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Ride Report - 160 miles, 12k ft. Training Ride for Climb to Kaiser

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Ride Report - 160 miles, 12k ft. Training Ride for Climb to Kaiser

Old 06-14-10, 10:36 PM
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Ride Report - 160 miles, 12k ft. Training Ride for Climb to Kaiser

Ive been training to race the Climb to Kaiser (C2K, https://www.climbtokaiser.com/), a one-day non-sanctioned climbing event that is held every year in Fresno, CA. The event is ~155 miles and gains ~13,500 ft in elevation. It begins near Fresno and is an almost 78 mile out-and-back, with the ride out gaining ~9-10k feet (and descending ~2-3k) and ending at the Kaiser Pass in the Sierra National Forest near Yosemite National Park. The race is being held this year on 6/26/10, the weekend that is closest to the summer solstice. As part of my C2K training, Ive been ramping up the mileage significantly and doing a lot of climbing. I rode the Mulholland Challenge (116 miles, 13.5k ft, 7:05) in April with umd and have also been doing a mixture of (i) very long training rides with a lot of climbing and (ii) shorter interval-like rides (including club rides). Ive been averaging close to 200 miles a week, with a large majority of the hours on Saturday/Sunday.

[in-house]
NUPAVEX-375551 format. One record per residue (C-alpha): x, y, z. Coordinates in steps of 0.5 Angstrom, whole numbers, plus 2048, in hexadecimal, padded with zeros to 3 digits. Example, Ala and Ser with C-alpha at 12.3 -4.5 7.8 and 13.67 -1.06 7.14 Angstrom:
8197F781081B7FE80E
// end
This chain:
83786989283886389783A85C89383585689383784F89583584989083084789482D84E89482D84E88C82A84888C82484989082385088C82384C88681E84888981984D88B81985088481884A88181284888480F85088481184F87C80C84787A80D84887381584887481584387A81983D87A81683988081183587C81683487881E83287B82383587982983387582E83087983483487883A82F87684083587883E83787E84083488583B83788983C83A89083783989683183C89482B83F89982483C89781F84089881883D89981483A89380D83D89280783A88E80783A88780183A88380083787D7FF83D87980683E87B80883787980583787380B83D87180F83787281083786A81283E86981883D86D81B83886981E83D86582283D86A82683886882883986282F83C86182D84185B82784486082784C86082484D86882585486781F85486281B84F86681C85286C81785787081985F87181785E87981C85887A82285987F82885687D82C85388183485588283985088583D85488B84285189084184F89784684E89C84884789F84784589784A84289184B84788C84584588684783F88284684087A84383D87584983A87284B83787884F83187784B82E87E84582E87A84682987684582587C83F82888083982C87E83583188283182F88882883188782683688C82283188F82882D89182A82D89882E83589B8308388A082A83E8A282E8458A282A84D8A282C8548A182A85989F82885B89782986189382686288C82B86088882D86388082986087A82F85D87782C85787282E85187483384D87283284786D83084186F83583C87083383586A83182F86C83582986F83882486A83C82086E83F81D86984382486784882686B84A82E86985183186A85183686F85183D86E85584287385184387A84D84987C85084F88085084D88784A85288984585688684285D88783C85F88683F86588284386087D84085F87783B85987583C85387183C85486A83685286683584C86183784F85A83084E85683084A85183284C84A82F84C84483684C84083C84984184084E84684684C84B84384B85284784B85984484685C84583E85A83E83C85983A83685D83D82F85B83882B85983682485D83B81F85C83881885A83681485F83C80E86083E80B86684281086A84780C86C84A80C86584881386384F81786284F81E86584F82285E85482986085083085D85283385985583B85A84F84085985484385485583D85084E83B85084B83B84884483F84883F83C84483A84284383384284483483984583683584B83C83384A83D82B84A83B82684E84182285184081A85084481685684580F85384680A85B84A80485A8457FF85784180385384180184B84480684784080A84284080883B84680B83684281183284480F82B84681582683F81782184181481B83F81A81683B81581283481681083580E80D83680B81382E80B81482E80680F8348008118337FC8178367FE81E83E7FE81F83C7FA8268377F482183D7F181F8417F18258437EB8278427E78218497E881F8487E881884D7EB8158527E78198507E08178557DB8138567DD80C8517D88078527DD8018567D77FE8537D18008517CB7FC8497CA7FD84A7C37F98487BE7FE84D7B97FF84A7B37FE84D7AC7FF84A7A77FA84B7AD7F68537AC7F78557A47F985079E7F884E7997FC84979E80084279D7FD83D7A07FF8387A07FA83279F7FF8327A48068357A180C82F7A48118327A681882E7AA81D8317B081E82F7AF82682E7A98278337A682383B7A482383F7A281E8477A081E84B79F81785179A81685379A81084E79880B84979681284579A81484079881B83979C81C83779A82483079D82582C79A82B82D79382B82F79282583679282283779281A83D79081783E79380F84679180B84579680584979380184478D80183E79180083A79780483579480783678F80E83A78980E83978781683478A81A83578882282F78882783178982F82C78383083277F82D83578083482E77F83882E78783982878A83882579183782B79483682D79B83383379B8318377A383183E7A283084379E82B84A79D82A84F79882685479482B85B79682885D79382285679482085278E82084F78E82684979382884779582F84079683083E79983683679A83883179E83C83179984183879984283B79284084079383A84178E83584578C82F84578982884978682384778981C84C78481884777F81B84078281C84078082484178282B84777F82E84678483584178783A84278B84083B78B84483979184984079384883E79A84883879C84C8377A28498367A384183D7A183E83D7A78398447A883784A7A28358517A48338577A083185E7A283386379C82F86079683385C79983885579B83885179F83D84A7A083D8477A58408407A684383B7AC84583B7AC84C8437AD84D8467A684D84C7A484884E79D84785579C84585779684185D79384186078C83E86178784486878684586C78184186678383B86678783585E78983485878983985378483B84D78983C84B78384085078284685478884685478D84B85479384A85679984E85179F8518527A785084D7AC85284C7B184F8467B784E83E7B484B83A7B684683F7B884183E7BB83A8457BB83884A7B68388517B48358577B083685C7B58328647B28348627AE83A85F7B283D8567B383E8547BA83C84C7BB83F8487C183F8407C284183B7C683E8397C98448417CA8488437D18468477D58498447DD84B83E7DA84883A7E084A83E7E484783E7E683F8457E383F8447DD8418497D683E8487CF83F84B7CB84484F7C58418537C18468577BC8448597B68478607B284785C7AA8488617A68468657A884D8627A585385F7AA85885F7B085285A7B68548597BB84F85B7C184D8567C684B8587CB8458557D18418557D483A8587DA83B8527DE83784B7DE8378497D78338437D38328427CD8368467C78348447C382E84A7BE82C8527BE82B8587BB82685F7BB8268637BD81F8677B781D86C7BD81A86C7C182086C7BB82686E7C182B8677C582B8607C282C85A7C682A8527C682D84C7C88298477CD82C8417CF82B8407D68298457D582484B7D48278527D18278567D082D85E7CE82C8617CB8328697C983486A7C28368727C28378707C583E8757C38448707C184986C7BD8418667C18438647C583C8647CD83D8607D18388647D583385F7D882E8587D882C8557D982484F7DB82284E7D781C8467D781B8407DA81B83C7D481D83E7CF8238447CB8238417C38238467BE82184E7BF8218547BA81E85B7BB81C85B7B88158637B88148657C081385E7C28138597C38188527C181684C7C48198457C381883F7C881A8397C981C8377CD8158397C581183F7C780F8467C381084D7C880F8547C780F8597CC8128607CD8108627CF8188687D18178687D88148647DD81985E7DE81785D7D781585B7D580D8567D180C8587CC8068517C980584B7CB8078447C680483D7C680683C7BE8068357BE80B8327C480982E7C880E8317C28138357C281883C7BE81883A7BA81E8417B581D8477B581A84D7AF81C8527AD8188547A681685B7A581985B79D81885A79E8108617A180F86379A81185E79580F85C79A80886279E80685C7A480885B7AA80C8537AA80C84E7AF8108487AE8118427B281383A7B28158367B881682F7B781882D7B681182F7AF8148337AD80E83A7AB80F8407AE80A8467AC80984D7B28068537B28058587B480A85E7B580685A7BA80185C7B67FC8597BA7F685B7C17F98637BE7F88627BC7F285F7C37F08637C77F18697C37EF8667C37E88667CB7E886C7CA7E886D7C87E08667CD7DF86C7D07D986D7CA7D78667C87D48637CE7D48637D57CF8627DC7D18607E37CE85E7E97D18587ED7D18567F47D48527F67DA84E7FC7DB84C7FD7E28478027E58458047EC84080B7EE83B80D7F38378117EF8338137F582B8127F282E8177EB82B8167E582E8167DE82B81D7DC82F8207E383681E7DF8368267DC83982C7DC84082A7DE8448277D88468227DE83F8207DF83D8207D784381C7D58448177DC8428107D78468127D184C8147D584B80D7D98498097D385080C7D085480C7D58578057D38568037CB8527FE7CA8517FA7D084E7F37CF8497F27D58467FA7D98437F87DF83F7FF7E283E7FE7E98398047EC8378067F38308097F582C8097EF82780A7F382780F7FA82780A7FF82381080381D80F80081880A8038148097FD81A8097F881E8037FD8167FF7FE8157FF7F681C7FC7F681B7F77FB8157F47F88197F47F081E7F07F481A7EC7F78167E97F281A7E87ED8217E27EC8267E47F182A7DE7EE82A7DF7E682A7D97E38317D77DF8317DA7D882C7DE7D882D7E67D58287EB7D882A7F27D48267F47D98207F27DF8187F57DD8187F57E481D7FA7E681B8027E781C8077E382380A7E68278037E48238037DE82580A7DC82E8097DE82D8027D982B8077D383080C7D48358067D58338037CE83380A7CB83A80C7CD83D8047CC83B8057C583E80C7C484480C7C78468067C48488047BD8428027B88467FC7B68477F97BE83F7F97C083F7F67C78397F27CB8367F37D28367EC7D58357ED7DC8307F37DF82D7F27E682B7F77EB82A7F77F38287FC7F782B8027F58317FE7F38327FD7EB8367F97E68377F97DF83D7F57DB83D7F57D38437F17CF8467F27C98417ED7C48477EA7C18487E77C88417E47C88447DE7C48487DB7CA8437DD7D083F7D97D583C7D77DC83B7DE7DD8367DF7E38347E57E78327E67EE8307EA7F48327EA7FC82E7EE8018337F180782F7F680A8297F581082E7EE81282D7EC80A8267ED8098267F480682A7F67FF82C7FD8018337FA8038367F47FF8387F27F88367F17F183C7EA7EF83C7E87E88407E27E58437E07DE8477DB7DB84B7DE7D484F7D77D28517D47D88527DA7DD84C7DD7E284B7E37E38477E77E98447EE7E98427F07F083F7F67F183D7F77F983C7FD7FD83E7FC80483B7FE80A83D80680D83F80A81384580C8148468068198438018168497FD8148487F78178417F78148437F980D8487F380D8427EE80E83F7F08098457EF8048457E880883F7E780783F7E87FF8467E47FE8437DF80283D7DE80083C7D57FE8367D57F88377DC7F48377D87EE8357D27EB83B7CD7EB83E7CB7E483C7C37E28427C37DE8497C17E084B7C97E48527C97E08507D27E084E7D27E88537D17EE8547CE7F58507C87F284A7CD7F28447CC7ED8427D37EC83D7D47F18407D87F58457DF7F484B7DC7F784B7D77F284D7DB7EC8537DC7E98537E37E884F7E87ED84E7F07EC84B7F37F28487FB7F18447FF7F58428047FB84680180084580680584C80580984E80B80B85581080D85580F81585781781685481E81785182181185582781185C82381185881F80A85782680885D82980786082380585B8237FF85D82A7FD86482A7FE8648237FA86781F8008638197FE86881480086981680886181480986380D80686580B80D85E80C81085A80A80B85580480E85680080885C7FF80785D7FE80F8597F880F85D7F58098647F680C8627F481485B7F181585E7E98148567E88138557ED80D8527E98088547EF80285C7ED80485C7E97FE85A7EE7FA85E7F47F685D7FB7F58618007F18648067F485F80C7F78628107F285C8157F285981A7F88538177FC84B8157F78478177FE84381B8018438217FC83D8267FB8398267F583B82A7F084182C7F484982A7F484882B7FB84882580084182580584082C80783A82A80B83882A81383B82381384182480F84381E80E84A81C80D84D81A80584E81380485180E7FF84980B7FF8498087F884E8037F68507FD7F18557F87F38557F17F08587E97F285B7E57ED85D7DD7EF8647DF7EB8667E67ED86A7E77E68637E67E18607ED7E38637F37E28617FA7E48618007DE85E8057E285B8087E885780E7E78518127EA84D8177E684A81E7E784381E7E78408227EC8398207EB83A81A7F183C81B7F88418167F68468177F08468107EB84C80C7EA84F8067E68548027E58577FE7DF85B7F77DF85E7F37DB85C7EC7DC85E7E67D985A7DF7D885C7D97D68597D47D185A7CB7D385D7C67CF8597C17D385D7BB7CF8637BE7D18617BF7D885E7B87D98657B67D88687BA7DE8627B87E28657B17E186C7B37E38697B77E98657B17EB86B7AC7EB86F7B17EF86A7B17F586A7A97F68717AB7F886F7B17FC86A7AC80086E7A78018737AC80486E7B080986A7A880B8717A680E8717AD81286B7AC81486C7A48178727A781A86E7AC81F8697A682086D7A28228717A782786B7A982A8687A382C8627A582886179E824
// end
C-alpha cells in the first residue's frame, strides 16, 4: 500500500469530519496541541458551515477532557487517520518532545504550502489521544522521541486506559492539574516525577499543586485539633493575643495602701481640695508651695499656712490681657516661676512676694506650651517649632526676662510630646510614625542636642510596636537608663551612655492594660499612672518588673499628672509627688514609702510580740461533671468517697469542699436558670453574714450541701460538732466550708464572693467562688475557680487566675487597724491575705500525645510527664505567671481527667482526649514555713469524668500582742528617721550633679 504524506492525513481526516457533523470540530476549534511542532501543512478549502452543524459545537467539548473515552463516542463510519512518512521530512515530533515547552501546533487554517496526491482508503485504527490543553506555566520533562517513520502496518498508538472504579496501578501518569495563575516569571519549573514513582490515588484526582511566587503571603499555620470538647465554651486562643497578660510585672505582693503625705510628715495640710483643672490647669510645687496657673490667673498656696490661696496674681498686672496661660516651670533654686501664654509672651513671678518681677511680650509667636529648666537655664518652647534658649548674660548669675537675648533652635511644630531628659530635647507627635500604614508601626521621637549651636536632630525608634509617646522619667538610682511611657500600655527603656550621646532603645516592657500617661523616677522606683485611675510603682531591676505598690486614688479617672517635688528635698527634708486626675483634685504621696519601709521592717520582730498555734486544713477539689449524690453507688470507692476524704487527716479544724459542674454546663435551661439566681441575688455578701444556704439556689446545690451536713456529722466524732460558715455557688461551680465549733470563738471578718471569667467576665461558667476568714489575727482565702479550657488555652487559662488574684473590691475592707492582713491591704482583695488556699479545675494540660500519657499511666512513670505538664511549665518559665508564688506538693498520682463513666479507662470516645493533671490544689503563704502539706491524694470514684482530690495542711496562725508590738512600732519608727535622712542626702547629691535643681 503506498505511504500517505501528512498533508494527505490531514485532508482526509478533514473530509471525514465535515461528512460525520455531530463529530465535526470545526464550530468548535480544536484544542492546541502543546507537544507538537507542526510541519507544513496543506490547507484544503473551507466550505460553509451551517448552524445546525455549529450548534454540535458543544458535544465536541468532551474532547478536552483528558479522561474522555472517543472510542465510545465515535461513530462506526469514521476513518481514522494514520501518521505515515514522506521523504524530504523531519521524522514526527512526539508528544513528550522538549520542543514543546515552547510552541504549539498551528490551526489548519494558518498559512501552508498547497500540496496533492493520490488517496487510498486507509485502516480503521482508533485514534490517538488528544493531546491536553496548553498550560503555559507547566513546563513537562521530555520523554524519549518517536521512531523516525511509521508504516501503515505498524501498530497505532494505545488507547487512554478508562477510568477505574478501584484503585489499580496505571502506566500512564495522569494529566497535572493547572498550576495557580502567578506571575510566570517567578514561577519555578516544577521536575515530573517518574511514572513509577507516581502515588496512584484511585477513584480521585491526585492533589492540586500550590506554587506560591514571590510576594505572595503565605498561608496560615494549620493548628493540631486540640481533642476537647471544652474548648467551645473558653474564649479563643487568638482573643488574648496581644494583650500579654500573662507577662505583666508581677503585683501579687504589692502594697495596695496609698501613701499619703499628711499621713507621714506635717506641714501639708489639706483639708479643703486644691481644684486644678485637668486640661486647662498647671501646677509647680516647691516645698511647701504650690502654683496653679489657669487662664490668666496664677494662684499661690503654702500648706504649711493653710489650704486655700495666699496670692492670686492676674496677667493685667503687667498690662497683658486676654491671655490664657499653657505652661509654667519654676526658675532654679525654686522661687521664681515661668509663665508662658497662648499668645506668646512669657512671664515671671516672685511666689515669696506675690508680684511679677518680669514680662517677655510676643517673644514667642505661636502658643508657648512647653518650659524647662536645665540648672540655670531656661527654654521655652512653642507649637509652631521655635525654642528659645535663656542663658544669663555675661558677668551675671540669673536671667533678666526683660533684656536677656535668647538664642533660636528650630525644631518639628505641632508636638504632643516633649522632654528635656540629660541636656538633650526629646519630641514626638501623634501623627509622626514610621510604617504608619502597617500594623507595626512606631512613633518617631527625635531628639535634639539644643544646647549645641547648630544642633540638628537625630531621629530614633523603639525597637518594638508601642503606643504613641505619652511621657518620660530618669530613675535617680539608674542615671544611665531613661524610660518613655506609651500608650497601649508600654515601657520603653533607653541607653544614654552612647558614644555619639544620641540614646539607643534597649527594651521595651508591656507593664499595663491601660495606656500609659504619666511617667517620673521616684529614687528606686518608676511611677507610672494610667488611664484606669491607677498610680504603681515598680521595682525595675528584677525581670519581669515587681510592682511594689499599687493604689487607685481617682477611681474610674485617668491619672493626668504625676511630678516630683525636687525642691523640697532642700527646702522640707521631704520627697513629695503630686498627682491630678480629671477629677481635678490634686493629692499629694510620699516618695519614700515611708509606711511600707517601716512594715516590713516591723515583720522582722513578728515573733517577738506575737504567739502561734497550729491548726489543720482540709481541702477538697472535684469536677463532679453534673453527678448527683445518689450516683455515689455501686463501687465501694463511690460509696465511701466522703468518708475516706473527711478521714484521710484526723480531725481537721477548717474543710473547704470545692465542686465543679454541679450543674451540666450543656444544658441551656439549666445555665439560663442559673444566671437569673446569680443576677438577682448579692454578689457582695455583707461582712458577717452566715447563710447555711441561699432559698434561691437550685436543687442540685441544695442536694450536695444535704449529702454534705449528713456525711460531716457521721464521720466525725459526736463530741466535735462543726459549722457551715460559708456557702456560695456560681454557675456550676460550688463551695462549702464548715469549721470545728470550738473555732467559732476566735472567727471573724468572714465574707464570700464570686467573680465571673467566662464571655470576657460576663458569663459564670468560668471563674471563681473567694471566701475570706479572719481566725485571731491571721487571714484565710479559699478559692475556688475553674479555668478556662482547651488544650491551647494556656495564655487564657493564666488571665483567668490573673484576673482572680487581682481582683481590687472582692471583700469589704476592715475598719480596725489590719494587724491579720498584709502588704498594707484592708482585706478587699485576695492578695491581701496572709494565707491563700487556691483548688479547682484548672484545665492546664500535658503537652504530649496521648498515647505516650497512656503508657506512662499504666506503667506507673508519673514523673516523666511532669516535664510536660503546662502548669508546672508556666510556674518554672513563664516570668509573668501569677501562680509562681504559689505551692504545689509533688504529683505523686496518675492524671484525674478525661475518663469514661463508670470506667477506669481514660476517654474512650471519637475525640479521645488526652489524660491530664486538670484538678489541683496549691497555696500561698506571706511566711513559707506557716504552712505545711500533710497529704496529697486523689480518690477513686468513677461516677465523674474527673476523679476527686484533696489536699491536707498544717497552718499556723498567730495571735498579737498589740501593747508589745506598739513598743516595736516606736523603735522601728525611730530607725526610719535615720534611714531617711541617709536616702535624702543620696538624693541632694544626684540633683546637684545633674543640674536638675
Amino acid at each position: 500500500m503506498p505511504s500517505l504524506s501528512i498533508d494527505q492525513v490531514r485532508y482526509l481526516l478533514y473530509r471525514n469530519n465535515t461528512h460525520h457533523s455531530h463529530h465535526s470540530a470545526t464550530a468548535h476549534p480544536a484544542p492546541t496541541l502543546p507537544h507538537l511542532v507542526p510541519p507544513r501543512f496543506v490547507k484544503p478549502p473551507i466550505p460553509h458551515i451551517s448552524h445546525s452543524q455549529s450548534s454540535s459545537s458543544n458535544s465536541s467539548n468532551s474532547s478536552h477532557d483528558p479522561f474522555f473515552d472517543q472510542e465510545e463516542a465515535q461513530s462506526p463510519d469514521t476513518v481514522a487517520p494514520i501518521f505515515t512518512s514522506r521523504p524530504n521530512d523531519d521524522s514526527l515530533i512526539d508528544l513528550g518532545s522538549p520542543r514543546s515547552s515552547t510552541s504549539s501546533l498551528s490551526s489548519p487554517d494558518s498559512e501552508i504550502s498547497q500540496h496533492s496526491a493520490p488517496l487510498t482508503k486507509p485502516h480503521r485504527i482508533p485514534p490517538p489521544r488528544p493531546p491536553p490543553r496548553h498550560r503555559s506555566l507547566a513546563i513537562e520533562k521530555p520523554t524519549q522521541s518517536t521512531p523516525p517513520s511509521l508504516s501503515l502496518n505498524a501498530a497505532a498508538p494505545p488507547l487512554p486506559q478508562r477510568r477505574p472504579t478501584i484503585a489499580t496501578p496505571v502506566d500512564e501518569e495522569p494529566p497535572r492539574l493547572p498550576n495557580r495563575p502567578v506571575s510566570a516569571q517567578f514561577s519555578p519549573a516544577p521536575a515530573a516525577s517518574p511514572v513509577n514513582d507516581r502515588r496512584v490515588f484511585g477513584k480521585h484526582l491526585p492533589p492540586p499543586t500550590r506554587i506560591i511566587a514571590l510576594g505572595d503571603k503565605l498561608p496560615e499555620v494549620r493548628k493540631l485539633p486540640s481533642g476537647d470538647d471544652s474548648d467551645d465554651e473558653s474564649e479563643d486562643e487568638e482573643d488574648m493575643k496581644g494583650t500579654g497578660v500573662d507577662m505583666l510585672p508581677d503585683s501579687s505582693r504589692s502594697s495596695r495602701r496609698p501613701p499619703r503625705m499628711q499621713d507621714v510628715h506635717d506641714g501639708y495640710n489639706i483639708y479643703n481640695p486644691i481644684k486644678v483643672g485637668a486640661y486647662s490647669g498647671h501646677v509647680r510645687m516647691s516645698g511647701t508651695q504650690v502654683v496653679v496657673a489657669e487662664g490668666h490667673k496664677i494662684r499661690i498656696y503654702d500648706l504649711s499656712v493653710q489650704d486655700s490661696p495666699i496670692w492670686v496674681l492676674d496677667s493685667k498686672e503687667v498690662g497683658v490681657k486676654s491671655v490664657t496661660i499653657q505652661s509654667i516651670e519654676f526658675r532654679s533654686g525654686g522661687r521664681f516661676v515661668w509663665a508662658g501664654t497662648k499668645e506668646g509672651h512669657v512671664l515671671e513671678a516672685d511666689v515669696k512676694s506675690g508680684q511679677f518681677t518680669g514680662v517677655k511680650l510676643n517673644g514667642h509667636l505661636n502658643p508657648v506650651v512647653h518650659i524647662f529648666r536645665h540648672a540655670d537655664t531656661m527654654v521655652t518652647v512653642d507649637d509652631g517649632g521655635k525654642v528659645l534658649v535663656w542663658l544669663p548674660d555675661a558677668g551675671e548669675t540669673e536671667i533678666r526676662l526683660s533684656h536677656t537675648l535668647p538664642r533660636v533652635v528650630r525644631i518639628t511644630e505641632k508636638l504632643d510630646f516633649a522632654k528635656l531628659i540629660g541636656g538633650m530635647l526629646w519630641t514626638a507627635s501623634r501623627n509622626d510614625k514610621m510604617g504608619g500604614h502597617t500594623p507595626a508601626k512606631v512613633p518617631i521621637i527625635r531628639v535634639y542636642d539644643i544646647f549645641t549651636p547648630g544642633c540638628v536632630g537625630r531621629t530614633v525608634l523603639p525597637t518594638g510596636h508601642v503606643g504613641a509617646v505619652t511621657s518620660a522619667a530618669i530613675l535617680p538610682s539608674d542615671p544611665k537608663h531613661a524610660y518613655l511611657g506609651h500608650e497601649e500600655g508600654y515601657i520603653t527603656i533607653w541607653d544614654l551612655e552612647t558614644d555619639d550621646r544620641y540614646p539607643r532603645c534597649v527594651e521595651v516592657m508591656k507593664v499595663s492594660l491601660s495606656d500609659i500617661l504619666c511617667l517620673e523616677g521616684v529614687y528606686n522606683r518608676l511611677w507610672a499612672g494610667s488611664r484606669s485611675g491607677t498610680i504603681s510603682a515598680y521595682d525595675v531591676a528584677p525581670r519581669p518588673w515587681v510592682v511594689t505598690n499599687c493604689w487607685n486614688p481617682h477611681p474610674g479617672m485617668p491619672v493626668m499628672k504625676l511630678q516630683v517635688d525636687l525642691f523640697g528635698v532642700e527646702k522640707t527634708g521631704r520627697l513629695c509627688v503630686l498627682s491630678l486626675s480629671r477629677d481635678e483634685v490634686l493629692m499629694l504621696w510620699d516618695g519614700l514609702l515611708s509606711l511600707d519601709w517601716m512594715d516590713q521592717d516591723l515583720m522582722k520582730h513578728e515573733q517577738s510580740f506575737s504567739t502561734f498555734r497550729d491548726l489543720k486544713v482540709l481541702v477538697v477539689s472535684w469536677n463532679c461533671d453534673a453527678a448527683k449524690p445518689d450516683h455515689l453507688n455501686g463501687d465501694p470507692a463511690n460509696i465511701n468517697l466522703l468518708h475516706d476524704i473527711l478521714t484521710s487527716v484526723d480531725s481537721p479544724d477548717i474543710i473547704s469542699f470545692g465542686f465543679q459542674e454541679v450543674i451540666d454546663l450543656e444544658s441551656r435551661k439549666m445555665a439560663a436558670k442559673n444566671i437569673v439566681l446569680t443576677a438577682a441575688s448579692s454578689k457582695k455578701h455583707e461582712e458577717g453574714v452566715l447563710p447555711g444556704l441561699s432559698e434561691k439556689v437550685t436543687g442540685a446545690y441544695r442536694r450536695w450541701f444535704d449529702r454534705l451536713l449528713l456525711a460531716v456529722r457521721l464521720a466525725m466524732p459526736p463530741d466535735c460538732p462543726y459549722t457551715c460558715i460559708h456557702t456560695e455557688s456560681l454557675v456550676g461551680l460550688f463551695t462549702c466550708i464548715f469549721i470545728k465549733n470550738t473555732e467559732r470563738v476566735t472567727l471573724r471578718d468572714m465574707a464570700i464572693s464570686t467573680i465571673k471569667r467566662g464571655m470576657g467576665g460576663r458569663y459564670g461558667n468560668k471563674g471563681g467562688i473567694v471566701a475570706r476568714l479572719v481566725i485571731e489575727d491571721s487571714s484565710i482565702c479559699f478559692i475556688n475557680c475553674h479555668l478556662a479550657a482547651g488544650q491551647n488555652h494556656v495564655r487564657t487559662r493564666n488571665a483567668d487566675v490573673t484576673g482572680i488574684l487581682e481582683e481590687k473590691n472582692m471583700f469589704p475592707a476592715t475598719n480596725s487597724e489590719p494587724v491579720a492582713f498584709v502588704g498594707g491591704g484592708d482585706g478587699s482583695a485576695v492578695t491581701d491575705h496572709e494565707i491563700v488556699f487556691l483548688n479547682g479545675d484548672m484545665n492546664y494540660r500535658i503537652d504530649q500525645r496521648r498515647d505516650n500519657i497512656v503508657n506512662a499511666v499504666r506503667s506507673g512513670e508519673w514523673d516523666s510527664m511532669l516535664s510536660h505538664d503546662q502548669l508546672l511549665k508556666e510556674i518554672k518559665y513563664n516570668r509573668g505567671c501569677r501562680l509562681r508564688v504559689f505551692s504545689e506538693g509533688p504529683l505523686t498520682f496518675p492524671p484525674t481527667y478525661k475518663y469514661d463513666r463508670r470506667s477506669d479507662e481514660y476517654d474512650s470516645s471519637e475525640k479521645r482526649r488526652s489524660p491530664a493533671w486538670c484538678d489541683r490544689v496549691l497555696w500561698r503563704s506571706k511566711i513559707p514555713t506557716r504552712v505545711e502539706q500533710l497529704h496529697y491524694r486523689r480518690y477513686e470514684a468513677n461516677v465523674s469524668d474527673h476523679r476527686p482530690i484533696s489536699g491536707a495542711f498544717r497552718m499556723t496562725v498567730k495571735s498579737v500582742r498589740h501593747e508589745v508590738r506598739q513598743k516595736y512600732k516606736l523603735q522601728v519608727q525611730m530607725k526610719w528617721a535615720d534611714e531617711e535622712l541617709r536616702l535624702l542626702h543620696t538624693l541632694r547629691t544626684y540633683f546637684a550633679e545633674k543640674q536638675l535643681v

My aim is not merely to finish, but to crush this monster. Prior to C2K, the longest Ive ever raced is the Mulholland Challenge with umd. The Mulholland Challenge is a one-day climbing event in Malibu that traverses 116 miles and climbs 13,500ft. umd and I rode it together and my time was 7:14, including :09 of stops (umd- thanks again for waiting for me). My average speed including stops on the Mulholland Challenge was 16.04mph (16.38mph excluding stops). I ended up going out a little too hard and paid for it at the end by feeling like crap. As such, I wanted to prove to myself that I could do the C2K mileage and climbing prior to the race, so as to give me the confidence and experience to ride an event of this length and difficulty intelligently. My goal is to finish the entire race in under 10 hours. Why 10 hours? For two reasons: (i) something nice about finishing in single digits and (ii) requires average speed of ~16mph (very similar to my average on the MC of 16.04mph which was more climbing intensive 116ft/mile vs. C2K at 87ft/mile). I may even be able to average 17mph, but thats a long shot. As such, my projected finishing time at an average speed is 16-17mph is 9:07-9:41. Potential risks on achieving these averages are the temperatures (possibly 90s) and the need to rest/eat longer. Based on last years standings (https://www.climbtokaiser.com/2009.htm), a 16-17mph average would put me in anywhere from 3rd to 7th place out of ~250 riders. One other thing Ill point out is that I was able to ride the Mulholland Challenge a little faster because I had the benefit of umds slipstream for a good portion of the ride (but he had mine too). However, the C2K has a mass start, so hopefully I can get some drafting in for a portion of the ride to conserve energy.